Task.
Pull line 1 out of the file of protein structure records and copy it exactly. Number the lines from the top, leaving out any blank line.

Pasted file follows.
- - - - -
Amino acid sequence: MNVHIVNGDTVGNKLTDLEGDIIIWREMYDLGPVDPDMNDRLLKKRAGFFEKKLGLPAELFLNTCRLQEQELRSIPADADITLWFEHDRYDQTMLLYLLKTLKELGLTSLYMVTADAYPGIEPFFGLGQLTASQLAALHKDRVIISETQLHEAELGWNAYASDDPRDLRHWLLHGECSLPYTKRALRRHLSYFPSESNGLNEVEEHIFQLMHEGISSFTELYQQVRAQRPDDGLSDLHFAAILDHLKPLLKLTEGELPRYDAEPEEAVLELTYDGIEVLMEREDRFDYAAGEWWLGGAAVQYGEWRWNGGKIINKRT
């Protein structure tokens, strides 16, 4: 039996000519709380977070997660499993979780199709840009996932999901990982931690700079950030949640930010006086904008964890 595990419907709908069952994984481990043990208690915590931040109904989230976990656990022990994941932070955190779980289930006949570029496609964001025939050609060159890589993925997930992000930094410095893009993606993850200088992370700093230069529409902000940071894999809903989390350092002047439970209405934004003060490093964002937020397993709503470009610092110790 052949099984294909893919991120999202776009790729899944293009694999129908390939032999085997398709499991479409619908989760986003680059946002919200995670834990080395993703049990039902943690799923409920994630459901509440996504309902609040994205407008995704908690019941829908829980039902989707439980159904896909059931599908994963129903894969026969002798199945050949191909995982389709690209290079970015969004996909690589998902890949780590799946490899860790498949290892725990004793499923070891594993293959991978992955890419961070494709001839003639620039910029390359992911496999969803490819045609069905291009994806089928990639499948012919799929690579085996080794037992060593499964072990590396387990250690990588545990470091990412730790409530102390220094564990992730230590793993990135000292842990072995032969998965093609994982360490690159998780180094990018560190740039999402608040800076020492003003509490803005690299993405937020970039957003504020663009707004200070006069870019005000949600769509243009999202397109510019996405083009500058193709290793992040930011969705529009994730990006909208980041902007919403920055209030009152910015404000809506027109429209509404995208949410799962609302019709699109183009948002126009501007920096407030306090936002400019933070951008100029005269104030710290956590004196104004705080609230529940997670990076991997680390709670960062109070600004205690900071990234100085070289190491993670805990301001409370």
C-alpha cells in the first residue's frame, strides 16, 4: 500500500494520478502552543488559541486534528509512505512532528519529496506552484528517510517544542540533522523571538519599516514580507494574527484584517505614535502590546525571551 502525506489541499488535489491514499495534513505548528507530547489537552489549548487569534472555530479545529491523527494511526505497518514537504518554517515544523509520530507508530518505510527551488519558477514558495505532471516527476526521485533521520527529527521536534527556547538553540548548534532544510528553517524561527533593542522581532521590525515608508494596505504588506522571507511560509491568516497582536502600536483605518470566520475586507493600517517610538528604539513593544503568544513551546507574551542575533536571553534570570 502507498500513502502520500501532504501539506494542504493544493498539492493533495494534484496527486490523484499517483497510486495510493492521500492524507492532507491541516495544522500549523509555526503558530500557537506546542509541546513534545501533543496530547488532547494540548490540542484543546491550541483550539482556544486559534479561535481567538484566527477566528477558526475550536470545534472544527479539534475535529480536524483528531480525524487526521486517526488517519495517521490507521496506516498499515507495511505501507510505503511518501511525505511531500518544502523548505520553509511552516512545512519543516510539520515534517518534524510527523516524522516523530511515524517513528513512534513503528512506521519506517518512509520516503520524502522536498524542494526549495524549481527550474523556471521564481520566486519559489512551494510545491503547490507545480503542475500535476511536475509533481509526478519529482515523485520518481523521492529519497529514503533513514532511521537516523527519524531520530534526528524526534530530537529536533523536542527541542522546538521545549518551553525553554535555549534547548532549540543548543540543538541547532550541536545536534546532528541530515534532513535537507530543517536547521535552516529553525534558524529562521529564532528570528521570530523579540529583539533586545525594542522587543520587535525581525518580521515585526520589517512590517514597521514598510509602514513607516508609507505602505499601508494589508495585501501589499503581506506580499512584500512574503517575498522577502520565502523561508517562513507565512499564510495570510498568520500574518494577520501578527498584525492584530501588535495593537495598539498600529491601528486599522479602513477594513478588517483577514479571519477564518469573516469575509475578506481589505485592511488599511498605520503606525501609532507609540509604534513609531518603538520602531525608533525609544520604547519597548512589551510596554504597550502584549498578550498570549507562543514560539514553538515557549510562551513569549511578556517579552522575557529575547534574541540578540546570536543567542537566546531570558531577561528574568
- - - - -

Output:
Amino acid sequence: MNVHIVNGDTVGNKLTDLEGDIIIWREMYDLGPVDPDMNDRLLKKRAGFFEKKLGLPAELFLNTCRLQEQELRSIPADADITLWFEHDRYDQTMLLYLLKTLKELGLTSLYMVTADAYPGIEPFFGLGQLTASQLAALHKDRVIISETQLHEAELGWNAYASDDPRDLRHWLLHGECSLPYTKRALRRHLSYFPSESNGLNEVEEHIFQLMHEGISSFTELYQQVRAQRPDDGLSDLHFAAILDHLKPLLKLTEGELPRYDAEPEEAVLELTYDGIEVLMEREDRFDYAAGEWWLGGAAVQYGEWRWNGGKIINKRT